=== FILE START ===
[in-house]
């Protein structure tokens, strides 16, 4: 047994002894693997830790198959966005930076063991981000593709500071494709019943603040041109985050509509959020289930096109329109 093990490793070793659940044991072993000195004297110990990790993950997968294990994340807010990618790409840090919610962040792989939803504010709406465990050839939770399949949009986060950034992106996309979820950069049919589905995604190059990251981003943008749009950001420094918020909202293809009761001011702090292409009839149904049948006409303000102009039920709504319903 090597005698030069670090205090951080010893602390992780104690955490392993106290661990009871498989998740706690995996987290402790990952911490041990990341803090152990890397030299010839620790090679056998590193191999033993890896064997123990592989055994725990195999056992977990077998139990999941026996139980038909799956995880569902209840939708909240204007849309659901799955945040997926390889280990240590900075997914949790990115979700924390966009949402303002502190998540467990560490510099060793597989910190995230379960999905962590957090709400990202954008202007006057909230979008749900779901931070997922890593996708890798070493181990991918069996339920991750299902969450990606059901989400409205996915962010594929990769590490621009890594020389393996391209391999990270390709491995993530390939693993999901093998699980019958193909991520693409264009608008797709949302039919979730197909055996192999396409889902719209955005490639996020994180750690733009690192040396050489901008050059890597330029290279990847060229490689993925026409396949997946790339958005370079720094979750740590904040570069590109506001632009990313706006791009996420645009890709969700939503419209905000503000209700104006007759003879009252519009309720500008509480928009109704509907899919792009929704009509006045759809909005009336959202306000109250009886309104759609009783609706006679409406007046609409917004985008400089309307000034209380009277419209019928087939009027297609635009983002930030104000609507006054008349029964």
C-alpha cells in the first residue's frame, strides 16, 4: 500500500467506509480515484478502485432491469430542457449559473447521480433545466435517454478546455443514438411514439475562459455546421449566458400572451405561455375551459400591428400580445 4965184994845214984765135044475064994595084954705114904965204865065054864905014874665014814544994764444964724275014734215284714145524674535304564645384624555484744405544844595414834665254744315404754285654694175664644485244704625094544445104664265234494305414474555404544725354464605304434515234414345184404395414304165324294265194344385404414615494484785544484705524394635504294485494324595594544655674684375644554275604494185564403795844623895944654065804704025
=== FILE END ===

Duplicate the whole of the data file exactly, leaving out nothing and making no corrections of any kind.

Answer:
[in-house]
């Protein structure tokens, strides 16, 4: 047994002894693997830790198959966005930076063991981000593709500071494709019943603040041109985050509509959020289930096109329109 093990490793070793659940044991072993000195004297110990990790993950997968294990994340807010990618790409840090919610962040792989939803504010709406465990050839939770399949949009986060950034992106996309979820950069049919589905995604190059990251981003943008749009950001420094918020909202293809009761001011702090292409009839149904049948006409303000102009039920709504319903 090597005698030069670090205090951080010893602390992780104690955490392993106290661990009871498989998740706690995996987290402790990952911490041990990341803090152990890397030299010839620790090679056998590193191999033993890896064997123990592989055994725990195999056992977990077998139990999941026996139980038909799956995880569902209840939708909240204007849309659901799955945040997926390889280990240590900075997914949790990115979700924390966009949402303002502190998540467990560490510099060793597989910190995230379960999905962590957090709400990202954008202007006057909230979008749900779901931070997922890593996708890798070493181990991918069996339920991750299902969450990606059901989400409205996915962010594929990769590490621009890594020389393996391209391999990270390709491995993530390939693993999901093998699980019958193909991520693409264009608008797709949302039919979730197909055996192999396409889902719209955005490639996020994180750690733009690192040396050489901008050059890597330029290279990847060229490689993925026409396949997946790339958005370079720094979750740590904040570069590109506001632009990313706006791009996420645009890709969700939503419209905000503000209700104006007759003879009252519009309720500008509480928009109704509907899919792009929704009509006045759809909005009336959202306000109250009886309104759609009783609706006679409406007046609409917004985008400089309307000034209380009277419209019928087939009027297609635009983002930030104000609507006054008349029964």
C-alpha cells in the first residue's frame, strides 16, 4: 500500500467506509480515484478502485432491469430542457449559473447521480433545466435517454478546455443514438411514439475562459455546421449566458400572451405561455375551459400591428400580445 4965184994845214984765135044475064994595084954705114904965204865065054864905014874665014814544994764444964724275014734215284714145524674535304564645384624555484744405544844595414834665254744315404754285654694175664644485244704625094544445104664265234494305414474555404544725354464605304434515234414345184404395414304165324294265194344385404414615494484785544484705524394635504294485494324595594544655674684375644554275604494185564403795844623895944654065804704025